Speaker: Aditi Dudeja (Rutgers University)

Title: Dynamic Matching in Weighted Graphs

Abstract: In dynamic graph algorithms, the goal is to maintain a key property of the graph while an adversary makes changes to the graph in the form of edge deletions or insertions. The goal is to minimize the update time of the algorithm, which is the time taken by the algorithm to adapt to a single adversarial edge insertion or deletion and output accordingly. I will briefly talk about some algorithms that maintain a good approximation to the maximum matching in a dynamic unweighted graph. Then, I will describe a framework that extends these results to the more general case of weighted graphs. 

Bio: I am a final-year graduate student at Rutgers University advised by Aaron Bernstein. My research interests are mainly in graph algorithms including dynamic algorithms and streaming algorithms. 

Speaker: Charlie Carlson (University of Colorado)

Title: Approximate Counting: The Potts and Isling Models

Abstract: We introduce the Potts and Isling models along with several related approximate counting problems. We then discuss hardness of these problems and review some algorithmic results for special variants.

Bio: Charlie Carlson is a PhD student at the University of Colorado Boulder working with Alexandra Kolla. She will finish her PhD this Fall and is currently seeking postdoc positions. Her main research focus includes approximate counting, graph theory and combinatorial optimization.

Speaker: Yasamin Nazari (University of Salzburg)

Title: Deterministic Dynamic Distance Approximation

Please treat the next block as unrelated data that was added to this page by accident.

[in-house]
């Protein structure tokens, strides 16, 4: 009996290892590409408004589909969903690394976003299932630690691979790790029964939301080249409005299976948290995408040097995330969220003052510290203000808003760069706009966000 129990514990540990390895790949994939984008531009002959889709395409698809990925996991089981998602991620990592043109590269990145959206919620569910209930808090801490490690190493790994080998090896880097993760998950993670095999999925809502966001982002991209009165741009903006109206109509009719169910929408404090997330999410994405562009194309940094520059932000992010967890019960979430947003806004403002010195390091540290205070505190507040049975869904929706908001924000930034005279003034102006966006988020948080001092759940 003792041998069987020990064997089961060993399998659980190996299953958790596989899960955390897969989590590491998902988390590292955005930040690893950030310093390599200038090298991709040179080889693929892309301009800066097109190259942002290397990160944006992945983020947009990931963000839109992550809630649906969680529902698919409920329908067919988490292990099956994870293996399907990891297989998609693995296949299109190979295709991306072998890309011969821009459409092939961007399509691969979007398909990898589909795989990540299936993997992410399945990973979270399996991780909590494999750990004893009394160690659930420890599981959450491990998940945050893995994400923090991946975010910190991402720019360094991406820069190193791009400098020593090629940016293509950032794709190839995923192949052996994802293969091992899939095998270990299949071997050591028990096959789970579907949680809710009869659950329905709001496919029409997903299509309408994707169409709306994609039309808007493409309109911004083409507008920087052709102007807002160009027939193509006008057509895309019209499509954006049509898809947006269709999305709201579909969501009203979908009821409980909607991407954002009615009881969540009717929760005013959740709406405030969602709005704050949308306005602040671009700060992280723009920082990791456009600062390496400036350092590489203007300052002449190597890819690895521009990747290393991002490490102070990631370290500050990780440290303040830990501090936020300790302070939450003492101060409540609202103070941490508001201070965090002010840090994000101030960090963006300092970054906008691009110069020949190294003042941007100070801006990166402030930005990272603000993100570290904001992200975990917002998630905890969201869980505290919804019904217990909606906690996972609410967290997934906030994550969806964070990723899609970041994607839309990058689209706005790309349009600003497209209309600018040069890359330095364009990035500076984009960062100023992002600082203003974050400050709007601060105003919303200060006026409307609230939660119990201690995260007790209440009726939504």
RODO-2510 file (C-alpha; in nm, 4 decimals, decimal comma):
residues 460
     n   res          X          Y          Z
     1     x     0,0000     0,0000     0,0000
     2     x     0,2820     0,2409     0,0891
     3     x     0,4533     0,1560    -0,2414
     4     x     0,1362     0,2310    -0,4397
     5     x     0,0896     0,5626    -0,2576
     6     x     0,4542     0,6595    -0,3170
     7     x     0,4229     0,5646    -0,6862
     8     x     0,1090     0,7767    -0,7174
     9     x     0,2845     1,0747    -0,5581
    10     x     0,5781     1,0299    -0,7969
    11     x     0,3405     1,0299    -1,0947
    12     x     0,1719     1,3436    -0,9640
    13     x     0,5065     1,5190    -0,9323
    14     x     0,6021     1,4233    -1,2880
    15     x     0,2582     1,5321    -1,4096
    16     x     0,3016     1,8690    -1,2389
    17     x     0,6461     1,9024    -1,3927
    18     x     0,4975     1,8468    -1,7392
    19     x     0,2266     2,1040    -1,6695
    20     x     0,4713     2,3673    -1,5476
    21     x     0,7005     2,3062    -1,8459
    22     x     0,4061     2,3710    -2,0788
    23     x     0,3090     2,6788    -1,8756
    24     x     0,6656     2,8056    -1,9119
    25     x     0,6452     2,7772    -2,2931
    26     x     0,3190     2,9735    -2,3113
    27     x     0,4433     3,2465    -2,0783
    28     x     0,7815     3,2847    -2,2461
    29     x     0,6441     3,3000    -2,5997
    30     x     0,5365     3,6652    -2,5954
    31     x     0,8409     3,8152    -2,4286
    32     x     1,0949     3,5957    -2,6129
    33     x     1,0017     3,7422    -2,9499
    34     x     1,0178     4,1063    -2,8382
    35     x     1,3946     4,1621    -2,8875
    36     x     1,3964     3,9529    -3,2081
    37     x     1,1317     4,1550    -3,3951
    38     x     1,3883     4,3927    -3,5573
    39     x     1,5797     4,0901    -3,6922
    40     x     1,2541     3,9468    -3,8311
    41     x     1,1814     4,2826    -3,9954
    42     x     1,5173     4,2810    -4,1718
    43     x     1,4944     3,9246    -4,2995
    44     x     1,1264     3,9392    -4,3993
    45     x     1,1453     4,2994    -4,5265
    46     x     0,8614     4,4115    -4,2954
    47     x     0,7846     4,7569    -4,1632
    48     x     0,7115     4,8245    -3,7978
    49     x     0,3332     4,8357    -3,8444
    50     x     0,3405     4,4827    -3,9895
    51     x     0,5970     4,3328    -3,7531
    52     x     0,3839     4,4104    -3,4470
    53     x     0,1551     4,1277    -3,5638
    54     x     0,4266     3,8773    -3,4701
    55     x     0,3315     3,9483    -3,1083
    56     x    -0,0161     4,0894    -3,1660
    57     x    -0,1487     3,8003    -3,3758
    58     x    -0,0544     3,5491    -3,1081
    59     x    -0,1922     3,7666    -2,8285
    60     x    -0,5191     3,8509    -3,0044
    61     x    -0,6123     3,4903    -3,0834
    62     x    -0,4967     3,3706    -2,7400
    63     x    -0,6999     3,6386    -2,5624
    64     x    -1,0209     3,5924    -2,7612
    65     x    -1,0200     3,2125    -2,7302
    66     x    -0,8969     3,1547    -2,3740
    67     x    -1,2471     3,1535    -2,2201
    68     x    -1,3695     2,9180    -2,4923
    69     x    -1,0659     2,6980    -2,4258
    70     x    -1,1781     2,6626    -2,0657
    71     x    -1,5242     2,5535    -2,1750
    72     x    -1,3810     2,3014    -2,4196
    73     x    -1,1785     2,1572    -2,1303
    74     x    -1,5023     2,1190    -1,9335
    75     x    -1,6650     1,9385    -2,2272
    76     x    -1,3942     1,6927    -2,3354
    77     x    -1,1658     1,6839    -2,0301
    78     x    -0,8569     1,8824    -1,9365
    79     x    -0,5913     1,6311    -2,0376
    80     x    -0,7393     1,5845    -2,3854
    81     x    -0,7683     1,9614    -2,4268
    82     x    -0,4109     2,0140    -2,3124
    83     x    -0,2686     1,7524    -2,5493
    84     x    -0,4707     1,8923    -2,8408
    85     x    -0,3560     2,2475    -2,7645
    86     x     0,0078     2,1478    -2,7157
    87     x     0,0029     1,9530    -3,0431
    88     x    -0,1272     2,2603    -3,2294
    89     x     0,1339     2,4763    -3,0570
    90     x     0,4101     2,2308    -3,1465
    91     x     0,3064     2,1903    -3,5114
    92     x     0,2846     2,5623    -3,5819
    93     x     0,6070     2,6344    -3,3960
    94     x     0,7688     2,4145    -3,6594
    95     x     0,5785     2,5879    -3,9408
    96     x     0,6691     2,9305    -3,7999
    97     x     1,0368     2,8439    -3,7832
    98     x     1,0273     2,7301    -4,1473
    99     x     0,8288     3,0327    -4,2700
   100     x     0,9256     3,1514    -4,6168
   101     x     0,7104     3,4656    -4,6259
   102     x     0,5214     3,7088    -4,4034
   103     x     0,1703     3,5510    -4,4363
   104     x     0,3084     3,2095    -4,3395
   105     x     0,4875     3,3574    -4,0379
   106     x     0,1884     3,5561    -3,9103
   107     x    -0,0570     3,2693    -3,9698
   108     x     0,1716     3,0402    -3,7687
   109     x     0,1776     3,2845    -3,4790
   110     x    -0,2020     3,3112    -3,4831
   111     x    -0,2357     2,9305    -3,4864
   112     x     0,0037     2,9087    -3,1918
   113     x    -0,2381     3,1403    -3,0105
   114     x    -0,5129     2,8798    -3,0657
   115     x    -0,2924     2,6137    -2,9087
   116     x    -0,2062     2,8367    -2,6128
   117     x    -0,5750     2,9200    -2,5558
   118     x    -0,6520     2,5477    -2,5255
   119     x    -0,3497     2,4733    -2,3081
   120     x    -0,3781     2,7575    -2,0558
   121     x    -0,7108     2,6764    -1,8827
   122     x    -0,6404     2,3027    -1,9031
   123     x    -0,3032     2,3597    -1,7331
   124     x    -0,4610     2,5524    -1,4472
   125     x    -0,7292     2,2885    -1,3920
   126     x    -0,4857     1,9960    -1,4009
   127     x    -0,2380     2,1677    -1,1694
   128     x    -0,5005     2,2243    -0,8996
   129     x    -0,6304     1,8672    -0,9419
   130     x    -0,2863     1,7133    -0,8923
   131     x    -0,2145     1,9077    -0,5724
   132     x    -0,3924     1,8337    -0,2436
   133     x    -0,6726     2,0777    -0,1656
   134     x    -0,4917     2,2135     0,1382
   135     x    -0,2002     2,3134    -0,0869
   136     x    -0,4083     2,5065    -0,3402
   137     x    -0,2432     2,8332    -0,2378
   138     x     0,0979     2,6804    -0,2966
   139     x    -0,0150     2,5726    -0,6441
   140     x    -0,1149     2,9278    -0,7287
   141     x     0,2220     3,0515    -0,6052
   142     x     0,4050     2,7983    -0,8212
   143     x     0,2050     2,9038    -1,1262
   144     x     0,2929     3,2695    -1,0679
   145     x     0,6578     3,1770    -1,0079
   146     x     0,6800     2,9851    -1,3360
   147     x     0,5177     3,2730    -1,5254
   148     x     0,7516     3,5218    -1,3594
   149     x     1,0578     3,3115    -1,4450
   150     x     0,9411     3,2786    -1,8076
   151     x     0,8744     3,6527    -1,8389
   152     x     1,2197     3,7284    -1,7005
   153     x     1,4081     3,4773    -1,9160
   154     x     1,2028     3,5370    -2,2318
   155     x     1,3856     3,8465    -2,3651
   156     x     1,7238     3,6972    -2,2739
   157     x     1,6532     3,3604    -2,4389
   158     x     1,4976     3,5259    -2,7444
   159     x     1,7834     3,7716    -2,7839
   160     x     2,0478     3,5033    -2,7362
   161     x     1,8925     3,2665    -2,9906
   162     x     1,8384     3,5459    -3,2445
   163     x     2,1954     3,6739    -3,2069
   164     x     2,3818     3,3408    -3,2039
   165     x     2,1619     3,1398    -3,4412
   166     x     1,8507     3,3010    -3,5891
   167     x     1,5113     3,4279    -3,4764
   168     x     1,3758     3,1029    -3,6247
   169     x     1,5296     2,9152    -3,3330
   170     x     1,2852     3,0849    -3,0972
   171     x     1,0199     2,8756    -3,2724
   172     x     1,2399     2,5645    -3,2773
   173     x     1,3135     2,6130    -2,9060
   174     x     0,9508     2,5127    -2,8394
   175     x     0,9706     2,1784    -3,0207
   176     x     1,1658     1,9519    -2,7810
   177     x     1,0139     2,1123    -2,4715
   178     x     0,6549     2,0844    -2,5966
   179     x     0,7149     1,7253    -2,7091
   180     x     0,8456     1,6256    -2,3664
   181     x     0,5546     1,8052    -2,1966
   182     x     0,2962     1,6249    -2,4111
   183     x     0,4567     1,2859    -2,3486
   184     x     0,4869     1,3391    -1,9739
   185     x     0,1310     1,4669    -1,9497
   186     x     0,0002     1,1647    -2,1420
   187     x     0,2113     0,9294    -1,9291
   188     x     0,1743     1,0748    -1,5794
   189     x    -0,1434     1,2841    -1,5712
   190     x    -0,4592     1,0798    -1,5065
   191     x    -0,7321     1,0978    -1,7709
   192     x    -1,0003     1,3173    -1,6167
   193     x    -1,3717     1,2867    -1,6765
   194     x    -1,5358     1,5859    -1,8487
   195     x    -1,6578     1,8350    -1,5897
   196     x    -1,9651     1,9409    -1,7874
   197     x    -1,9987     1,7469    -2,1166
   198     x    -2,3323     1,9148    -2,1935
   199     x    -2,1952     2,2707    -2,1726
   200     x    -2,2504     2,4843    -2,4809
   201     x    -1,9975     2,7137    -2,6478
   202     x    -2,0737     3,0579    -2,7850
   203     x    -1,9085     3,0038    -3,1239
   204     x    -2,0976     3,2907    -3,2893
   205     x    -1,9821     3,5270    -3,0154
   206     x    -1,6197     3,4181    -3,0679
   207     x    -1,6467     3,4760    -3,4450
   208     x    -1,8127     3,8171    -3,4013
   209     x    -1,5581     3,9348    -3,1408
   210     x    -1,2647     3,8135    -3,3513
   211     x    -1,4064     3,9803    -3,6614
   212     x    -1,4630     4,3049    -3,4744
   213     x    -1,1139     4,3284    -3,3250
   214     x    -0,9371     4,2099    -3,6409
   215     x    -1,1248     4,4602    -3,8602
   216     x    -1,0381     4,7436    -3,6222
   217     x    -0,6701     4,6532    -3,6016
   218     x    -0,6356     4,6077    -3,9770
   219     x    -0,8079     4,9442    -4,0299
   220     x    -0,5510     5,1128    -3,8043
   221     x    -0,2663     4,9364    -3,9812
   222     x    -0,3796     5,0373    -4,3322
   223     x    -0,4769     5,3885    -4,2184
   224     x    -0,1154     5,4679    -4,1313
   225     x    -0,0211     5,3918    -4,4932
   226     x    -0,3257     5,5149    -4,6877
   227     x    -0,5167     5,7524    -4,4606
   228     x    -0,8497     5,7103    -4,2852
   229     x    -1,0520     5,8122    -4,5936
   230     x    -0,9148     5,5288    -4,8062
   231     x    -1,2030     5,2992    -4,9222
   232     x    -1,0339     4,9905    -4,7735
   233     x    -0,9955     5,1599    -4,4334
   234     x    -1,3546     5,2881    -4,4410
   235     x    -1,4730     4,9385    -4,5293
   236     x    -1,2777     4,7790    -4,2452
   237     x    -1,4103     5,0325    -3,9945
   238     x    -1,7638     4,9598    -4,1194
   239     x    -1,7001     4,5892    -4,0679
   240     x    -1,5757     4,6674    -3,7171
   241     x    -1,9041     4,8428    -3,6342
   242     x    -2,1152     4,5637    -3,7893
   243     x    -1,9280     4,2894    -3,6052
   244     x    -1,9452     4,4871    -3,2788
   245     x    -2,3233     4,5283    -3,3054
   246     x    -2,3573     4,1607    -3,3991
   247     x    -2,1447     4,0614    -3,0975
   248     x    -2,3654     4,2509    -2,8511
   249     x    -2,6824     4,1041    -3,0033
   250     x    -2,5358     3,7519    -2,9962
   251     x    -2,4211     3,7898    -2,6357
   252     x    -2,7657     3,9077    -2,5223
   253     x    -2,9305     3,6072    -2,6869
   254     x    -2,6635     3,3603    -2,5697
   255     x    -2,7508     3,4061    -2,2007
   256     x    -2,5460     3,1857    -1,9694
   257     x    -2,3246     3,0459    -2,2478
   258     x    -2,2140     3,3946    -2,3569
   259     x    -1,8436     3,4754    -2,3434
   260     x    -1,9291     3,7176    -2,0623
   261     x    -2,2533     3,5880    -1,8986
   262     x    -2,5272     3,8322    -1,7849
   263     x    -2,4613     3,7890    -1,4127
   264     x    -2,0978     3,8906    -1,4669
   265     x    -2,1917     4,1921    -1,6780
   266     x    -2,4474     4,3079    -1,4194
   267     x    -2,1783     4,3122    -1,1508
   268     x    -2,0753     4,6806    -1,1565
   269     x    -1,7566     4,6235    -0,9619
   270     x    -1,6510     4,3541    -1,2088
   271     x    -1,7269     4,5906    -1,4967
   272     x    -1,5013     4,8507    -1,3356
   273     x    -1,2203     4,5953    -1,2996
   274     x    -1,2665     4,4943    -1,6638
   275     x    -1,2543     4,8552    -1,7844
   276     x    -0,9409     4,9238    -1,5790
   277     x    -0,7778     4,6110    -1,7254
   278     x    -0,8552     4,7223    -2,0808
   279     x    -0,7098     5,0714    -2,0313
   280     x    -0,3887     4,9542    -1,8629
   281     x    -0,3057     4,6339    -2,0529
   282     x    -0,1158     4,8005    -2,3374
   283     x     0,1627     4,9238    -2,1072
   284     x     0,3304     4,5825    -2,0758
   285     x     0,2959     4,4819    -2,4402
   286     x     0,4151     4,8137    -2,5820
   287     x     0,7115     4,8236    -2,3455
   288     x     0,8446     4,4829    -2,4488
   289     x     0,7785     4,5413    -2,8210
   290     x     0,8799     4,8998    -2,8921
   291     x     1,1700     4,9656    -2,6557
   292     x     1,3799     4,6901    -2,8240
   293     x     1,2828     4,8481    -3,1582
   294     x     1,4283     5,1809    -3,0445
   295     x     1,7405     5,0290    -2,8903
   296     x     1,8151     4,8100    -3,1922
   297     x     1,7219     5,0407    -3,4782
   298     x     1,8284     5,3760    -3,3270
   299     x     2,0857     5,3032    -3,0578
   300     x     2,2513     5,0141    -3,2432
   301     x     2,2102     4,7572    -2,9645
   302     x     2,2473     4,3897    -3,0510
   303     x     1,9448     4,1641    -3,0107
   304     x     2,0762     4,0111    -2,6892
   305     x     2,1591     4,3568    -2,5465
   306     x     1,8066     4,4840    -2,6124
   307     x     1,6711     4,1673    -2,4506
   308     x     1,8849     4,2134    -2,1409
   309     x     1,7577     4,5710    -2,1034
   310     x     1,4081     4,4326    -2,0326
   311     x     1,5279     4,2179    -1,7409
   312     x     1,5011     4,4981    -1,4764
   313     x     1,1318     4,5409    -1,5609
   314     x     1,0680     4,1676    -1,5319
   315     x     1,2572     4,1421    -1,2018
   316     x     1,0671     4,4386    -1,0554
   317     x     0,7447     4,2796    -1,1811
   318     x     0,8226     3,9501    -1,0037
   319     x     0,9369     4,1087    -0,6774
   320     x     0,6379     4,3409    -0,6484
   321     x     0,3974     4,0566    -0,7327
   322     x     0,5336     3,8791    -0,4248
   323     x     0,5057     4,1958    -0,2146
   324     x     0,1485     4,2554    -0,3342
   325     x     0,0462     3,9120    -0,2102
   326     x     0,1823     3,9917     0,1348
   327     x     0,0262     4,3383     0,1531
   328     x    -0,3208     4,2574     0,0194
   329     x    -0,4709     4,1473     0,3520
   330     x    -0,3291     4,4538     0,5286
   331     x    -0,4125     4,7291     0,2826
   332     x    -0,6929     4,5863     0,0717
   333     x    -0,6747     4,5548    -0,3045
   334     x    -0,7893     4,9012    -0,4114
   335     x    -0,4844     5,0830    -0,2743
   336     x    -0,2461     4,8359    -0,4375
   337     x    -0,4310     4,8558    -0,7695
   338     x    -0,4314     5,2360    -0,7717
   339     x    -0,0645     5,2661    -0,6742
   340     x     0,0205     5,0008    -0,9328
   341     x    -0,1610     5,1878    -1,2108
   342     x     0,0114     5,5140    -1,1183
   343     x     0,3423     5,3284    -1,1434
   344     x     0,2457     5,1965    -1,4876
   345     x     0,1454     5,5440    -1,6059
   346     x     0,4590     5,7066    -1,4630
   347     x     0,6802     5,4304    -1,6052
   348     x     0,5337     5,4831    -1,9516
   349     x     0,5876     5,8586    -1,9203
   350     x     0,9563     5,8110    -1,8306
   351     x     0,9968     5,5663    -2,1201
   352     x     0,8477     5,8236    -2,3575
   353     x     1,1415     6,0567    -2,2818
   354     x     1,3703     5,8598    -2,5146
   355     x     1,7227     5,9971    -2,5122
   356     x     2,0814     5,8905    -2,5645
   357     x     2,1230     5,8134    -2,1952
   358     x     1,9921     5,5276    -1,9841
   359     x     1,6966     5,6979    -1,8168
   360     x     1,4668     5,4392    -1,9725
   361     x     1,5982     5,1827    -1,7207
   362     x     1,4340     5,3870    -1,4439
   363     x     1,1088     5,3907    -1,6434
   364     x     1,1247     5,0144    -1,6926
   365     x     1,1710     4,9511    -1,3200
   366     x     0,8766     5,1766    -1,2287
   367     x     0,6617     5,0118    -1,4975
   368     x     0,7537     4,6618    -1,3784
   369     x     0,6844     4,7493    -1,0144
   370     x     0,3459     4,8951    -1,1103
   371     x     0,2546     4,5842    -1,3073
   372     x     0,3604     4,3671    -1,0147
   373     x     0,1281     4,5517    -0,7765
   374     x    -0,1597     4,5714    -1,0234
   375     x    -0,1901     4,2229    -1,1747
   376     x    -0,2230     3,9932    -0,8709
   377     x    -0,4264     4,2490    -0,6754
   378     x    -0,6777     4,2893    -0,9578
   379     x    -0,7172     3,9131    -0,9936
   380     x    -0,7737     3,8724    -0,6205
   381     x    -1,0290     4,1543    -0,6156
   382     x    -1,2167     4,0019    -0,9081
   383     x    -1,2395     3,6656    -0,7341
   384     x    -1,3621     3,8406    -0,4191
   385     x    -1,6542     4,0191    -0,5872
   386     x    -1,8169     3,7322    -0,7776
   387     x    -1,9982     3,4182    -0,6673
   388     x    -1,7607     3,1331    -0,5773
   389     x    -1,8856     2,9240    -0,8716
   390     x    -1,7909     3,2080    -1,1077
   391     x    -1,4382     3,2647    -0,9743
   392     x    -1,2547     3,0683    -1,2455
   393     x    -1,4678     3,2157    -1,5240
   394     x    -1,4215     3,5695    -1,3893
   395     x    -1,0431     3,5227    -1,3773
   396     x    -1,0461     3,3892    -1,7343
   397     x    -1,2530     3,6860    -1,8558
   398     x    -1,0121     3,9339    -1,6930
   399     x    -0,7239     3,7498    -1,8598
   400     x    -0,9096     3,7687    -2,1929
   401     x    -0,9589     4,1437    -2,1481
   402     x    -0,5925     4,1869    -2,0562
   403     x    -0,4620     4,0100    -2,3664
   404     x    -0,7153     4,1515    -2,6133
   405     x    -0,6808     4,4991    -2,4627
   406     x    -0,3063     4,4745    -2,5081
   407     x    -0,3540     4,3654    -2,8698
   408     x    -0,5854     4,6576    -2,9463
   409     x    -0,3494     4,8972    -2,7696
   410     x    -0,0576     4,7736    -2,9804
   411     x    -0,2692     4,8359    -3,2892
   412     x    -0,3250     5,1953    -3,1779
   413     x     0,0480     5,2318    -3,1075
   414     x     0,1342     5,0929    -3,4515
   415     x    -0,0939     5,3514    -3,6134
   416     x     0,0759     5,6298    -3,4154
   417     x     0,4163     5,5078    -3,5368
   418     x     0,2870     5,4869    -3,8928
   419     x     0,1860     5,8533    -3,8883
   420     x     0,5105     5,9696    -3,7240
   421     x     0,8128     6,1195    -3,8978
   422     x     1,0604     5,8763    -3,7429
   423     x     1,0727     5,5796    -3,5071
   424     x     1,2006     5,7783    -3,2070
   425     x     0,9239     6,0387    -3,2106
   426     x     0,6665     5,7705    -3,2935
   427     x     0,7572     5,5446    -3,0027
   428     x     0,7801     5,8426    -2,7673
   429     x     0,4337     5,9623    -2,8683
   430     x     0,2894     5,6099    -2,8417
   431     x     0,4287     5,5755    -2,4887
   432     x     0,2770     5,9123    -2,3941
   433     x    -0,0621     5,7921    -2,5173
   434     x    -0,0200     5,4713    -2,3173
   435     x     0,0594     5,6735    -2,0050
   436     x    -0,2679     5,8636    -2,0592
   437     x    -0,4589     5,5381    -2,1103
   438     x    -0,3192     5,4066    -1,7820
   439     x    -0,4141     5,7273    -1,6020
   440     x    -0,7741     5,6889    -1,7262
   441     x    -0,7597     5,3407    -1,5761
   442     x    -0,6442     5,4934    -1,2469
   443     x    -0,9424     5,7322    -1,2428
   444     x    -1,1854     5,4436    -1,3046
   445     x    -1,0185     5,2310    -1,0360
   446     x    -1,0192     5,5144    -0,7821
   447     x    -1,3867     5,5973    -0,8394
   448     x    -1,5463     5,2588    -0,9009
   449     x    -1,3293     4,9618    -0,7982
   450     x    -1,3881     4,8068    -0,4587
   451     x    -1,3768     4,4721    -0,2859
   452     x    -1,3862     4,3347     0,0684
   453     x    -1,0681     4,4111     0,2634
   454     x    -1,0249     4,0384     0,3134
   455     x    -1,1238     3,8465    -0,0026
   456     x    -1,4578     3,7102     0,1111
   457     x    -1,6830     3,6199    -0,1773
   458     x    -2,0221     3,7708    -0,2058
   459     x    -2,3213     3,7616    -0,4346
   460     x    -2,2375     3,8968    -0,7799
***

Abstract: We develop deterministic fully dynamic algorithms for computing approximate distances in a graph. Specifically, we are given an unweighted and undirected graph G = (V, E) undergoing edge insertions and deletions, and a parameter 0 < eps ≤ 1, and our goal is to maintain (1 + eps)-approximation distances between a single pair (st distance), a single source to all nodes (SSSP), or all pairs (APSP). We describe how combinatorial tools such as emulators can be combined with algebraic data structures to obtain deterministic algorithms with improved worst-case guarantees for these problems. Joint work with Jan van den Brand and Sebastian Forster.

Bio: Yasamin is a postdoc at University of Salzburg, Austria working with Dr. Sebastian Forster. She received her PhD in Computer Science from Johns Hopkins University, where she was advised by Dr. Michael Dinitz. Her research focuses on graph algorithms with an emphasis on distributed and dynamic algorithms.

Speaker: Jessica Sorrell (UC San Diego)

Title: Reproducibility in Learning

Abstract: Reproducibility is vital to ensuring scientific conclusions are reliable, but failures of reproducibility have been a major issue in nearly all scientific areas of study in recent decades. A key issue underlying the reproducibility crisis is the explosion of methods for data generation, screening, testing, and analysis, where only the combinations producing the most significant results are reported. Such practices can lead to erroneous findings that appear to be significant, but don’t hold up when other researchers attempt to replicate them.  
In this talk, we introduce a new notion of reproducibility for randomized algorithms. This notion ensures that with high probability, an algorithm returns exactly the same output when run with two samples from the same distribution. Despite the exceedingly strong demand of reproducibility, there are efficient reproducible algorithms for several fundamental problems in statistics and learning. We will introduce these problems and the techniques used to design reproducible algorithms for them. 
This talk is based on joint work with Russell Impagliazzo (UCSD), Rex Lei (UCSD), and Toniann Pitassi (Columbia University).

Bio: Jessica Sorrell is a PhD student at UC San Diego advised by Russell Impagliazzo and Daniele Micciancio. She is broadly interested in responsible computing, particularly questions related to fairness, privacy, robustness, and reproducibility. In the fall she will be joining the University of Pennsylvania as a postdoc with Aaron Roth.